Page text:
How to upcycle a vanity unit – to create a super-stylish piece of furniture

Give an old piece of furniture a new lease of life and fresh purpose with a clever revamp

Swapping a pedestal basin for a vanity unit will give you handy extra countertop space and, if you go for one with storage underneath, you’ll have somewhere to stash your toiletries and cleaning kit, too. But if you can’t find an off-the-peg design that suits your style, why not consider repurposing a piece of furniture you already own?

bathroom with white wall designed floor and white wash bain

(Image credit: Future PLC/ David Giles)

Want more ingenious craft ideas? READ: Six reasons why you should start upcycling

1. Can I use any piece of furniture to make a vanity unit?

The first rule of thumb is to choose something solid and sturdy to support the weight of the basin – remember that it’ll be much heavier once it’s filled with water. Consoles, dressing tables and desks all make great bases – or consider a sideboard (especially useful if you fancy a double basin vanity), cupboard or chest of drawers if you could use the extra storage. Just make sure the dimensions suit the size of your bathroom and that you’ll have adequate countertop space.

bathroom with pink wall white wash basin and brown drawer

(Image credit: Future PLC/ Colin Poole)

2. Which style of washbasin should I go for?

The easiest option if you’re adapting your own piece of furniture is to go for a countertop basin or bowl, which simply sits on top of the vanity unit. There are a variety of shapes and lots of different styles to choose from, from plain white to highly decorated Moroccan/global-inspired designs. You’ll just need to make cut-outs in the countertop to allow for the waste pipe and taps.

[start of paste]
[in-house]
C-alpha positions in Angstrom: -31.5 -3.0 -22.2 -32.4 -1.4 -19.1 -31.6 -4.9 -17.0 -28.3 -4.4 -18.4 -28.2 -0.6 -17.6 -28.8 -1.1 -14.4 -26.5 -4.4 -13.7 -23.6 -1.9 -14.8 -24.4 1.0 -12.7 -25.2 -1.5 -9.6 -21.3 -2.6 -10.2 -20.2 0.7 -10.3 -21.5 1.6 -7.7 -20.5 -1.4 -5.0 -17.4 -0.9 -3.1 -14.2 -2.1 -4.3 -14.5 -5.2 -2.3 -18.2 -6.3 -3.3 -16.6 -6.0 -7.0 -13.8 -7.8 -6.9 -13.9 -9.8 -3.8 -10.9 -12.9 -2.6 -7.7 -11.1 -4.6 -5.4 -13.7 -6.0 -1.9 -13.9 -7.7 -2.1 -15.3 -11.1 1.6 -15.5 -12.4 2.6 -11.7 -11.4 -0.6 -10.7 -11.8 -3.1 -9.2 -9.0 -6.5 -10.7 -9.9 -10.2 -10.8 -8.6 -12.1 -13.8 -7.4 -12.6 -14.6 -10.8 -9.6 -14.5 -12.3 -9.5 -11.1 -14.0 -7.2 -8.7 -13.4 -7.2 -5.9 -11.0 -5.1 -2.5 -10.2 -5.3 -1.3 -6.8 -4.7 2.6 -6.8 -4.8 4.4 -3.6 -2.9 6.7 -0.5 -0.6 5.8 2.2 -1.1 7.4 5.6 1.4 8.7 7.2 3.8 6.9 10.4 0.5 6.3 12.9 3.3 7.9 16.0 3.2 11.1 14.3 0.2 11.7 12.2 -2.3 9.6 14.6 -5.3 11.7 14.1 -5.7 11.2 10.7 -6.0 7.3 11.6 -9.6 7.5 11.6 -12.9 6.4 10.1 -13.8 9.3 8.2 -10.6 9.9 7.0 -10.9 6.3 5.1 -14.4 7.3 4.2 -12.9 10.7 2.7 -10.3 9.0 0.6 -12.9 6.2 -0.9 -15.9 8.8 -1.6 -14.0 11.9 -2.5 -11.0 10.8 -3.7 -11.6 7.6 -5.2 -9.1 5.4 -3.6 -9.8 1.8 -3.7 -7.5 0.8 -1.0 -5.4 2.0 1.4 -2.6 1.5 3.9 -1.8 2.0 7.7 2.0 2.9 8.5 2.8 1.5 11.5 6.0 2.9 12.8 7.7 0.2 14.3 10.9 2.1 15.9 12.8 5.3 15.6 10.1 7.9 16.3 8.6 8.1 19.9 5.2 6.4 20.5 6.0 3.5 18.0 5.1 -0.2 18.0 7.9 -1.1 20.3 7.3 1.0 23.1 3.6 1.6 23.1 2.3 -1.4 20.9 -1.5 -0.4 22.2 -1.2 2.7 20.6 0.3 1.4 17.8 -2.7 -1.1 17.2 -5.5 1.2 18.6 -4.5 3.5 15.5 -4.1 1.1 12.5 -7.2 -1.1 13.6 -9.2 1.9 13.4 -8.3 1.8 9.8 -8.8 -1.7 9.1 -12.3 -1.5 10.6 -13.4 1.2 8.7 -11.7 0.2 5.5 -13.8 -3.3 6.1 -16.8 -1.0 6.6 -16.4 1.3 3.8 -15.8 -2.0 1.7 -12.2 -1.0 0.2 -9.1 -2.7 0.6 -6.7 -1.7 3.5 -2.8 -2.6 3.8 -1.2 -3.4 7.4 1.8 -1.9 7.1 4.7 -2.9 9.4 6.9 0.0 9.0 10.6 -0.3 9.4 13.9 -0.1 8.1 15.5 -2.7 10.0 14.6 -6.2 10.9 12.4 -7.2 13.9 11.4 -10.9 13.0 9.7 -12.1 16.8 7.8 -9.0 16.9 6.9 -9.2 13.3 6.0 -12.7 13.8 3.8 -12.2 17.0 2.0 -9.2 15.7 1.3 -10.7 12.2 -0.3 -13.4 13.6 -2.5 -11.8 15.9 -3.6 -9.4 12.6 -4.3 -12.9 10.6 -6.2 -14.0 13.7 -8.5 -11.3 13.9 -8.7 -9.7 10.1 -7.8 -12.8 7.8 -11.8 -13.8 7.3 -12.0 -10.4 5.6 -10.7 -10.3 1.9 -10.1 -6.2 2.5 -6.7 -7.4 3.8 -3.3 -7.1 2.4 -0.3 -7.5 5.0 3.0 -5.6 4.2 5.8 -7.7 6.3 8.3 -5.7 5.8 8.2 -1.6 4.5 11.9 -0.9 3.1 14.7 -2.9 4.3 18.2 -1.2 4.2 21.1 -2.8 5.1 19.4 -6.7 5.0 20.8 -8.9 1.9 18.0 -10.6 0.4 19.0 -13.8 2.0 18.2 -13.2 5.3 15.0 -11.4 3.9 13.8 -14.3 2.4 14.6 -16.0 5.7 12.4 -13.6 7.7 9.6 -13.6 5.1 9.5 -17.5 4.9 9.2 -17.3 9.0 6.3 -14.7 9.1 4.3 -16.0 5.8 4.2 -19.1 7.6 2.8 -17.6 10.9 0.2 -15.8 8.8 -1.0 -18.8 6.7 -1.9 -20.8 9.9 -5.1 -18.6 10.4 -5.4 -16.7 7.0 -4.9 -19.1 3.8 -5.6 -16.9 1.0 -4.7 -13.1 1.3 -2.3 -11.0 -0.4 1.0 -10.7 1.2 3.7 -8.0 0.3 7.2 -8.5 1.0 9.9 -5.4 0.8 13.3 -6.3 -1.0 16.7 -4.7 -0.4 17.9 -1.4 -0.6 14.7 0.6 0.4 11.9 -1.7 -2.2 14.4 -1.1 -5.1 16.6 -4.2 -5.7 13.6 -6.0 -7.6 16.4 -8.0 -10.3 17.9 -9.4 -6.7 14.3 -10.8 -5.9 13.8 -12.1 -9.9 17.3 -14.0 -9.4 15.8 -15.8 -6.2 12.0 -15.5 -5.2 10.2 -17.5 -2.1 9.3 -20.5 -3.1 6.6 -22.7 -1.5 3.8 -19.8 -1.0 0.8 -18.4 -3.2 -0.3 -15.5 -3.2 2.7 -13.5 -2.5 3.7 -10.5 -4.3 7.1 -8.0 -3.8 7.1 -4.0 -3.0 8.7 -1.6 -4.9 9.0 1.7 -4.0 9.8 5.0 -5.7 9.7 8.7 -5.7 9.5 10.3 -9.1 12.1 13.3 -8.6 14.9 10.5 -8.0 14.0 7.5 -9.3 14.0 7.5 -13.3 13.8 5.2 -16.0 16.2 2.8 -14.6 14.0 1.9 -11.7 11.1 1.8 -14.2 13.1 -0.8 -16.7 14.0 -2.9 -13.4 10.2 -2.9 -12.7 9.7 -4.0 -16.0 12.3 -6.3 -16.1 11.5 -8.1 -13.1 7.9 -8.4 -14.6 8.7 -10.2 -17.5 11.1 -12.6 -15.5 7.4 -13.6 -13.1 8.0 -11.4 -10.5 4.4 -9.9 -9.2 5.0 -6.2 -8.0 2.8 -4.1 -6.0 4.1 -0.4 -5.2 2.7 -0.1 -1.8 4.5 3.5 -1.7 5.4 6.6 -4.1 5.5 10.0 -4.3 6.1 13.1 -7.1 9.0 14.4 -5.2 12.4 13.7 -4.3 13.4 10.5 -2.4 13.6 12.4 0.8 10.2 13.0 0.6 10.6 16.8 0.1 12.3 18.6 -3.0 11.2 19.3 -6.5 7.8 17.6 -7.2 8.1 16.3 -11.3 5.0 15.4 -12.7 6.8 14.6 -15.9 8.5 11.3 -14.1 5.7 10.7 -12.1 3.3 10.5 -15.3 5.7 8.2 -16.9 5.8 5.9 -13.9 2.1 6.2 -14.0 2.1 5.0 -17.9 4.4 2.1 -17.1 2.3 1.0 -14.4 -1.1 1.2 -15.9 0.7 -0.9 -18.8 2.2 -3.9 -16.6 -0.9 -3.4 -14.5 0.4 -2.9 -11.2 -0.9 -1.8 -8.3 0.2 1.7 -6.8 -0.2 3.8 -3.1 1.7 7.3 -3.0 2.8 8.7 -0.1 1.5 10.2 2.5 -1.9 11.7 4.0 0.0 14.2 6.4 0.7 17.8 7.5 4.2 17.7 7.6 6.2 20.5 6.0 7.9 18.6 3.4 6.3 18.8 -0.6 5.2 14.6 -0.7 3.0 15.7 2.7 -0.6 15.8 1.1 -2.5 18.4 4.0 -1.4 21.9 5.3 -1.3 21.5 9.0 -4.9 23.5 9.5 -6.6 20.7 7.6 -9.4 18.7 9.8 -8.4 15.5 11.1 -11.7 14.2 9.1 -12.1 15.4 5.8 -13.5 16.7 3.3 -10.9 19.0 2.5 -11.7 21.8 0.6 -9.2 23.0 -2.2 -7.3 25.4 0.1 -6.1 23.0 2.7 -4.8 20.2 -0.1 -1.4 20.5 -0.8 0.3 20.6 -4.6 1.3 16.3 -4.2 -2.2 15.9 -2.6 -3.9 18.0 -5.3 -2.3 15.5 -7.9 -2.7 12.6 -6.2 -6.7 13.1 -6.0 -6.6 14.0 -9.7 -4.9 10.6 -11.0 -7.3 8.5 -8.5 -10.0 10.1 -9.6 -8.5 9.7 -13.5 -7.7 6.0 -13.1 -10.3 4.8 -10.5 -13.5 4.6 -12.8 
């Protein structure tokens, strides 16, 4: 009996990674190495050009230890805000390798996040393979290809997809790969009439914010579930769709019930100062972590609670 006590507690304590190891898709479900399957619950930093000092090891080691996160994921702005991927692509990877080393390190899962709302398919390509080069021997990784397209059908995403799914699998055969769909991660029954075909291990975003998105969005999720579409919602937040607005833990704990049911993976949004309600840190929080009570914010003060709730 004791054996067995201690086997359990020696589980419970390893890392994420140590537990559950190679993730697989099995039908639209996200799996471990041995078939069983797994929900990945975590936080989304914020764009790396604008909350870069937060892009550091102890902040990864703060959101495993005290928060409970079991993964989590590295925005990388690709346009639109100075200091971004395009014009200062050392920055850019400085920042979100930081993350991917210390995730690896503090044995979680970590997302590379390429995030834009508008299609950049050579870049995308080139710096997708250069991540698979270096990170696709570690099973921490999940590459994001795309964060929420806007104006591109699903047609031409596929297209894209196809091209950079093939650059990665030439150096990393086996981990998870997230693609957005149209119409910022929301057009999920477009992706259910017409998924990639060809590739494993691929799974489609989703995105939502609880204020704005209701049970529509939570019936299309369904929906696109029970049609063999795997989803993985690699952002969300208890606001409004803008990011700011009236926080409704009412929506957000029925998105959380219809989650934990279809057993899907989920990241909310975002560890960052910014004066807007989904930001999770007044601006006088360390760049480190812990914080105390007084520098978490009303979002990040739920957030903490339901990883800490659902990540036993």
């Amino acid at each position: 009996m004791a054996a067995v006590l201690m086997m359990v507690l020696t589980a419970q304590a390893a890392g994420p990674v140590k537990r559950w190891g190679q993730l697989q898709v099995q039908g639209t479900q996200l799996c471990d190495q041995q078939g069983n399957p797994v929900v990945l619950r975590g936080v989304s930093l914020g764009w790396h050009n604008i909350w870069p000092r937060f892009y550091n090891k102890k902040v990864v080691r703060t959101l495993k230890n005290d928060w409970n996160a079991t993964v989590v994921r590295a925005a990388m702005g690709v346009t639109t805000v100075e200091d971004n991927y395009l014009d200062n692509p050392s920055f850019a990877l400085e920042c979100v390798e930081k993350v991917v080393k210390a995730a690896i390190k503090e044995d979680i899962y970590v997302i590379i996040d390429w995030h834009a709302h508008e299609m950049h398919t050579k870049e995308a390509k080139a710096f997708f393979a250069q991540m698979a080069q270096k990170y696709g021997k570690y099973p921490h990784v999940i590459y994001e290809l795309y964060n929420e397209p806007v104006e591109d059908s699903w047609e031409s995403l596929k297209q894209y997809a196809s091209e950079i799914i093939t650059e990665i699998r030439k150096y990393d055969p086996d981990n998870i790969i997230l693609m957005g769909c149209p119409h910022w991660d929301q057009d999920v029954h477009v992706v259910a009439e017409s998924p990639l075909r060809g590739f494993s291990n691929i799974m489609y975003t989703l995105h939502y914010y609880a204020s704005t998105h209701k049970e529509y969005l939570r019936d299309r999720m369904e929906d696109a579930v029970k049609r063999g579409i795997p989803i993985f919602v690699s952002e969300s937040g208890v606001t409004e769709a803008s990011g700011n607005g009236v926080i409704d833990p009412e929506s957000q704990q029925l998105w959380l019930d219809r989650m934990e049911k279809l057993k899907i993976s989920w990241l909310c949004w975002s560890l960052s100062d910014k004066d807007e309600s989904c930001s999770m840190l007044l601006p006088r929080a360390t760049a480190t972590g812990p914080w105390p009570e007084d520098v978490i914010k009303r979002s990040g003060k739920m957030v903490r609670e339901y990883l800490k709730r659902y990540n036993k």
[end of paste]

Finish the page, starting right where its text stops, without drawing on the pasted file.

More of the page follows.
3. Do I need special taps?

Countertop basins are best paired with either wall-mounted taps (positioned on the wall just above the basin) or tall basin taps (to allow for the height of the basin) positioned centrally or to the side, although some designs do incorporate tap holes or
taps in the basin itself.

bathroom with white wall sloping roof and white wash basin on wooden table

(Image credit: Future PLC/ Alistair NIcholls)

4. What about the plumbing work?

If you’re using a table for your vanity base and the pipework is going to be exposed, it’s worth going for a more decorative option like chrome, brass or copper, or even black or coloured pipework, rather than standard white plastic piping. This won’t matter if the pipework is going to be hidden away inside a cupboard, but bear in mind that you will have to sacrifice some of your storage space to allow for the plumbing work. Also, if your unit has drawers, you might have to rework the drawer sizes
to accommodate the pipework.

5. What height should the ideal vanity unit be?

As a general rule, the top of the basin should be around 75-100cm from the floor, so you may need to make some height adjustments if you’re adapting your own piece – or maybe consider mounting it on the wall instead.

bathroom with white wall white wash basin and blue drawer

(Image credit: Future PLC/ Polly Eltes)

6. How should I protect the counter?

Water will damage wooden surfaces, however careful you are, so apply several coats of marine-grade varnish to give wood an extra protective seal. Reapply every few months to ensure ongoing protection. Alternatively, consider tiling the surface or replacing the countertop altogether with a slab of marble.

Need more bathroom inspiration? READ: Small bathroom ideas to optimise your tiny space

What are you waiting for? Get upcycling now!


Tamara was Ideal Home's Digital Editor before joining the Woman & Home team in 2022. She has spent the last 15 years working with the style teams at Country Homes & Interiors and Ideal Home, both now at Future PLC. It’s with these award wining interiors teams that she's honed her skills and passion for shopping, styling and writing. Tamara is always ahead of the curve when it comes to interiors trends – and is great at seeking out designer dupes on the high street.